Friday, February 04, 2005

Is your man quiet and withdrawn?

Is your man quiet and withdrawn?

By Bob Garon
TODAY Newspaper
Friday, February 4, 2005 12:29 AM

First of 2 parts

What do you do when you are married or have a relationship with a man who is quiet and withdrawn? A man who keeps pretty much to himself and doesn’t like to expose his inner thoughts and feelings to you. A man who doesn’t respond very well to your proddings. Who often is a mystery to you.

Such a man has a way of driving a woman half-crazy trying to figure him out. He can deeply frustrate a woman who is desperate to communicate and get a dialogue going.

The question might be asked why these women got into a relationship with such men in the first place. Perhaps they thought that the wedding ceremony would cause them to open up. Maybe they interpreted their being withdrawn as a sign of confidence in themselves and were actually attracted to them because of it.

Mostly, though, the withdrawn man is usually hurting badly. There is something bothering him and he isn’t talking about it. Not some tiny little thing, but something serious enough to shake him up and drive him into himself. Men hate to talk about their weaknesses. They have great difficulty expressing their fears, their frustrations and their feelings of lost confidence.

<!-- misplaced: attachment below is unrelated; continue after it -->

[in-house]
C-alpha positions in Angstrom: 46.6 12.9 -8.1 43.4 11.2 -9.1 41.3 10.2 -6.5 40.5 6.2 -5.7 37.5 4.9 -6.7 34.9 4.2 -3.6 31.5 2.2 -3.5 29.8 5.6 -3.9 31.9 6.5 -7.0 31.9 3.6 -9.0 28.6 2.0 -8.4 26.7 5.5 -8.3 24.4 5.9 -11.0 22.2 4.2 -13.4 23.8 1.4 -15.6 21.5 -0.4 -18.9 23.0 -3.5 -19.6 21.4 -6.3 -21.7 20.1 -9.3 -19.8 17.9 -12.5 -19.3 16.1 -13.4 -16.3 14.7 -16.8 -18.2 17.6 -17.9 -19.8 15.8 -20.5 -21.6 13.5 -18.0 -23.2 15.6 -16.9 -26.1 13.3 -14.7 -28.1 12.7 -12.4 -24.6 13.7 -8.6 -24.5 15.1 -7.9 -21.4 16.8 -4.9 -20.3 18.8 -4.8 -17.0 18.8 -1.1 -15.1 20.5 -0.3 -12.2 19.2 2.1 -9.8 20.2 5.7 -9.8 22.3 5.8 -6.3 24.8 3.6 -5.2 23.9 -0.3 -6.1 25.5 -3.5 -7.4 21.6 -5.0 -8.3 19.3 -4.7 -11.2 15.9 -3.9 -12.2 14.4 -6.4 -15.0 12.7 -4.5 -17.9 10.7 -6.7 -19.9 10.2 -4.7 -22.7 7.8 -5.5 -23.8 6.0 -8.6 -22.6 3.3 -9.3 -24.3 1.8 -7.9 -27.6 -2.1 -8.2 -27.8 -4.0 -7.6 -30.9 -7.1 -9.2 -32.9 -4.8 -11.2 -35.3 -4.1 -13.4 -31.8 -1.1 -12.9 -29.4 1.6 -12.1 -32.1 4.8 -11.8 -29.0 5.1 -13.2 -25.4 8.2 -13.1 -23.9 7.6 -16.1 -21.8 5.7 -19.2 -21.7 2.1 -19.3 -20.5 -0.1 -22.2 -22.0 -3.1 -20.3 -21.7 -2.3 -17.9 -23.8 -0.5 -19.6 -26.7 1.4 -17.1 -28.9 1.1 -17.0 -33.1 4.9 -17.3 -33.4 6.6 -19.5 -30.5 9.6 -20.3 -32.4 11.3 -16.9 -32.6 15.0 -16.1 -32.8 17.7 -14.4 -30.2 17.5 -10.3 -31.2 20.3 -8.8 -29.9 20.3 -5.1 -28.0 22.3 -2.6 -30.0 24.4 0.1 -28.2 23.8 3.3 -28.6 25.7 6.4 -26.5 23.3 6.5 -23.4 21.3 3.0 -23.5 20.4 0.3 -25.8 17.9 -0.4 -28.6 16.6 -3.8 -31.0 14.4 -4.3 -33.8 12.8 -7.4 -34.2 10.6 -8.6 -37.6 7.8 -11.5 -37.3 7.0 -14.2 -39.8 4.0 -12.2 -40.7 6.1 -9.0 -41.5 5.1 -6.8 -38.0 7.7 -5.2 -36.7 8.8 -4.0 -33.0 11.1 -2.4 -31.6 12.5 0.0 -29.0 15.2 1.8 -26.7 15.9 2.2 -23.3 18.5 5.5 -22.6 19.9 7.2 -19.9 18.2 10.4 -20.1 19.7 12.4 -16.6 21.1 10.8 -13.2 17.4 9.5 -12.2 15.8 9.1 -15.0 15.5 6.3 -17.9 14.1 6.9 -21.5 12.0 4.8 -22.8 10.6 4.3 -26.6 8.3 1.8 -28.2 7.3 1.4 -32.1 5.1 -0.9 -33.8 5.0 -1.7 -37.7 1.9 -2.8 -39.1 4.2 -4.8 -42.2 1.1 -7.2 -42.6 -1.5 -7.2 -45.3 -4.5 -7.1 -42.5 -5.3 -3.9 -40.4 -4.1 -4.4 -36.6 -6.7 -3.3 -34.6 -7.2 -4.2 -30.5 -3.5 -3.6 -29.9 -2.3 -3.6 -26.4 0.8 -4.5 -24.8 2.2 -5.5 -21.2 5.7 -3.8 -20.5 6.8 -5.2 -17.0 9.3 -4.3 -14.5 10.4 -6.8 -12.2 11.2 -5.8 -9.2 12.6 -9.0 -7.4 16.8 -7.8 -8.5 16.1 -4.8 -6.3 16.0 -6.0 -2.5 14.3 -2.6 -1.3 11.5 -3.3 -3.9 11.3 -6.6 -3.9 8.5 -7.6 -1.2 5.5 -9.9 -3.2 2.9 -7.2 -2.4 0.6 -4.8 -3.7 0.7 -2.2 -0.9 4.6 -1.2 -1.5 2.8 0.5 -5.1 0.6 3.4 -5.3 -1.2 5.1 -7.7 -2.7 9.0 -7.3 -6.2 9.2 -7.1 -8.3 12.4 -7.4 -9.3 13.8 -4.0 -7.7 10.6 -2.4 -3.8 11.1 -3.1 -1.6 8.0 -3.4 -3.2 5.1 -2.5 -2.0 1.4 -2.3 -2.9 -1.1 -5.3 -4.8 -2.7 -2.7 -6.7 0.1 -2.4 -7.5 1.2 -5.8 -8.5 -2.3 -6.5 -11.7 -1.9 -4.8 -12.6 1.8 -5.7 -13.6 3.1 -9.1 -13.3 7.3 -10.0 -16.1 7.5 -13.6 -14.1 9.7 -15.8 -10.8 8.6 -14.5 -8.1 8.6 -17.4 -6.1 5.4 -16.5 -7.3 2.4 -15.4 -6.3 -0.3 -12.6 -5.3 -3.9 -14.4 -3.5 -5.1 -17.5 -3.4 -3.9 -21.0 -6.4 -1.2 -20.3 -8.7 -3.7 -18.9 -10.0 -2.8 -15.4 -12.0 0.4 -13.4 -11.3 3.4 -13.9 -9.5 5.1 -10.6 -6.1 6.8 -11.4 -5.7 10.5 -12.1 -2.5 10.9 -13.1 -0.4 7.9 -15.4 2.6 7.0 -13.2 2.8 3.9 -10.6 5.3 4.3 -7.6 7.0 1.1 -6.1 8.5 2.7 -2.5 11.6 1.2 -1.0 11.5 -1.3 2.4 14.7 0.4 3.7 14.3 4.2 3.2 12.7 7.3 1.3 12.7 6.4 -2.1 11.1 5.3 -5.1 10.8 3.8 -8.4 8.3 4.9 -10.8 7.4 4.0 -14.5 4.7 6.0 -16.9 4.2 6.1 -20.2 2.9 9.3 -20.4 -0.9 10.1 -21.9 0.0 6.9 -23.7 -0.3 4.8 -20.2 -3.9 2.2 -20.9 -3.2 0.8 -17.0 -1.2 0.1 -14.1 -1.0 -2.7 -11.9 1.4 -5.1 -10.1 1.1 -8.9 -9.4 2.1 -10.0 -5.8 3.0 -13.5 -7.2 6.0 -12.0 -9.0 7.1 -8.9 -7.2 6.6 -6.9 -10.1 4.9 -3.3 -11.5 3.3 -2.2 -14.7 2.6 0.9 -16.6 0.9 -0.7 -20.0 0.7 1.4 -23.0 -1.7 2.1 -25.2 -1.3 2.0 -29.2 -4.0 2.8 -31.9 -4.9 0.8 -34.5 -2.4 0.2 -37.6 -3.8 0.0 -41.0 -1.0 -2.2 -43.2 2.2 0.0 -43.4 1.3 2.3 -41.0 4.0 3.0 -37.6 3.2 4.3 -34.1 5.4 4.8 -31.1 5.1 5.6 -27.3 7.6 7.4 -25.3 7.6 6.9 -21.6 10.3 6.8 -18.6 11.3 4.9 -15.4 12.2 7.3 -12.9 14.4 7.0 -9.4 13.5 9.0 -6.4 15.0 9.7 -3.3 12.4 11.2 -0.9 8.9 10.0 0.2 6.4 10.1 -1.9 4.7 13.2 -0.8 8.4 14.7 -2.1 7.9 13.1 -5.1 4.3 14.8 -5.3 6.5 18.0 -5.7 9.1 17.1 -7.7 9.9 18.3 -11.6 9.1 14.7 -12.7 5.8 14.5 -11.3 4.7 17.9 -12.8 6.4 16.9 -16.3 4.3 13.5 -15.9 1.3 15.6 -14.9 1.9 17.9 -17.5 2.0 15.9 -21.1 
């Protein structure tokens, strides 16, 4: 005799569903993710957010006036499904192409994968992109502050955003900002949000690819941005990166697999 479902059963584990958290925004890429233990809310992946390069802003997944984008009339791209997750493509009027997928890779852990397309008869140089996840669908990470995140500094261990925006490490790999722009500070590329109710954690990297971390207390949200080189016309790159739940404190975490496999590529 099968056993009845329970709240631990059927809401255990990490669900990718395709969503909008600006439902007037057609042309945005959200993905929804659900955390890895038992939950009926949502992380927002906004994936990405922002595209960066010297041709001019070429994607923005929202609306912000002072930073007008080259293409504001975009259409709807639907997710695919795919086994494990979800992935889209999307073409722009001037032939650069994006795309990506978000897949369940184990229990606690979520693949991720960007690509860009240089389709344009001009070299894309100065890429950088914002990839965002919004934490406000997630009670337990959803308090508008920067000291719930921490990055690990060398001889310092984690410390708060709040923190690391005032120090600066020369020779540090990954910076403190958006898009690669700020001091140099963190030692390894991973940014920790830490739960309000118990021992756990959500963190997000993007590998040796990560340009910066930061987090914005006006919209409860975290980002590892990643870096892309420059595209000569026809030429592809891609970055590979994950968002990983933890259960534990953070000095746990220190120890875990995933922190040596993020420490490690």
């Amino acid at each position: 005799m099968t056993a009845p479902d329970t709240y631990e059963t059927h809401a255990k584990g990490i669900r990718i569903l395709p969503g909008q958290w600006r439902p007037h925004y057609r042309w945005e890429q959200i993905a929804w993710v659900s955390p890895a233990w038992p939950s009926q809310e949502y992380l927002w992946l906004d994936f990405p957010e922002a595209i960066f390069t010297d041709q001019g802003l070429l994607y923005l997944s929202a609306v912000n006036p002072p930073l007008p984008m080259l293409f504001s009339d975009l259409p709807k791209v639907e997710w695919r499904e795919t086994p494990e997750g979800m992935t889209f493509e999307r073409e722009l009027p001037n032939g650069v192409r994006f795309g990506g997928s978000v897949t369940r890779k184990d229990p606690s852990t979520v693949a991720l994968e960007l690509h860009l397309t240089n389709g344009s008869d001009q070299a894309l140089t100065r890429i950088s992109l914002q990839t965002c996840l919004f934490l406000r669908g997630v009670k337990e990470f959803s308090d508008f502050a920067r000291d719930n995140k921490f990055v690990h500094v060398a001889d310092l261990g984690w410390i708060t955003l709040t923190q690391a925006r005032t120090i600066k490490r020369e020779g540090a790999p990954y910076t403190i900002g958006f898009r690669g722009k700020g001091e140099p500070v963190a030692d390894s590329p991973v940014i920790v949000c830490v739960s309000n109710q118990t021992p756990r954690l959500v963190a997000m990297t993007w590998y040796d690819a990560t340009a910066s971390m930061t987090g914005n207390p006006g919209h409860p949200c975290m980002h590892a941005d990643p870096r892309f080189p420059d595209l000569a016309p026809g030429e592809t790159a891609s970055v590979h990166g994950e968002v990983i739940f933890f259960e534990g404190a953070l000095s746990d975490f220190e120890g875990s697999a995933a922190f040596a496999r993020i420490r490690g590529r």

They have been conditioned by our society to be strong, macho even, and such men are not supposed to be affected and kicked around by such feelings. They are expected to rise above it all and handle adversity by themselves.

We know that isn’t the case. We know that even the strongest, most mature and well-balanced men have their moments when fear, frustration and feelings of insecurity overtake them. Even the Christ, the man-God, was overcome by those feelings the night before He was crucified.

There is another side to the withdrawn man that can be very unpleasant. He will often lash out at his family when he no longer can control his feelings and his frustrations. When he cannot handle things anymore, he often makes his loved ones pay the price of his depression.

The withdrawn man who feels inferior and turns in on himself and refuses to share and seek help can and does strike out at his family. His wife and kids cannot understand what is eating him up and he isn’t saying. Meanwhile, his aloofness and coldness drive a wedge between him and his family. His refusal to open up is dragging his family down along with him. It is draining the level of their love for him. You can better handle the difficult man only if you understand something about what is eating him up.

The challenge, however, is to get him to talk, to open up his heart and mind to someone he trusts. And hopefully that someone is his beloved. If, however, he cannot be frank with her, he will need to talk to somebody and get help.

Asking for help about such matters isn’t the strong point of men who are expected to find their own way. Still, if a man is to find relief from the inner pain that is causing him so much harm, he will have to somehow open up.

More tomorrow


Post a Comment

<< Home